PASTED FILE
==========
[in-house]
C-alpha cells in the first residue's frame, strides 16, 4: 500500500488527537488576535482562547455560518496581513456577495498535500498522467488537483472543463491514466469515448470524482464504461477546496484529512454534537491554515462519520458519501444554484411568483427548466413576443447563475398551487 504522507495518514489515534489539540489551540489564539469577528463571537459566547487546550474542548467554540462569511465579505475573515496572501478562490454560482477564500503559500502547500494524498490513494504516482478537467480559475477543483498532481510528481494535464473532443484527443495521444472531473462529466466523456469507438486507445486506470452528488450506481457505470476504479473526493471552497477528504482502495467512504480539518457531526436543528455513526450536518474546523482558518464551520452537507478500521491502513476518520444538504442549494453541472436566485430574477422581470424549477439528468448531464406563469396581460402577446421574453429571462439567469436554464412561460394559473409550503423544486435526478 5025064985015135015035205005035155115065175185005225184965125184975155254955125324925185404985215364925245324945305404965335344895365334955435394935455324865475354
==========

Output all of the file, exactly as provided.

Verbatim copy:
[in-house]
C-alpha cells in the first residue's frame, strides 16, 4: 500500500488527537488576535482562547455560518496581513456577495498535500498522467488537483472543463491514466469515448470524482464504461477546496484529512454534537491554515462519520458519501444554484411568483427548466413576443447563475398551487 504522507495518514489515534489539540489551540489564539469577528463571537459566547487546550474542548467554540462569511465579505475573515496572501478562490454560482477564500503559500502547500494524498490513494504516482478537467480559475477543483498532481510528481494535464473532443484527443495521444472531473462529466466523456469507438486507445486506470452528488450506481457505470476504479473526493471552497477528504482502495467512504480539518457531526436543528455513526450536518474546523482558518464551520452537507478500521491502513476518520444538504442549494453541472436566485430574477422581470424549477439528468448531464406563469396581460402577446421574453429571462439567469436554464412561460394559473409550503423544486435526478 5025064985015135015035205005035155115065175185005225184965125184975155254955125324925185404985215364925245324945305404965335344895365334955435394935455324865475354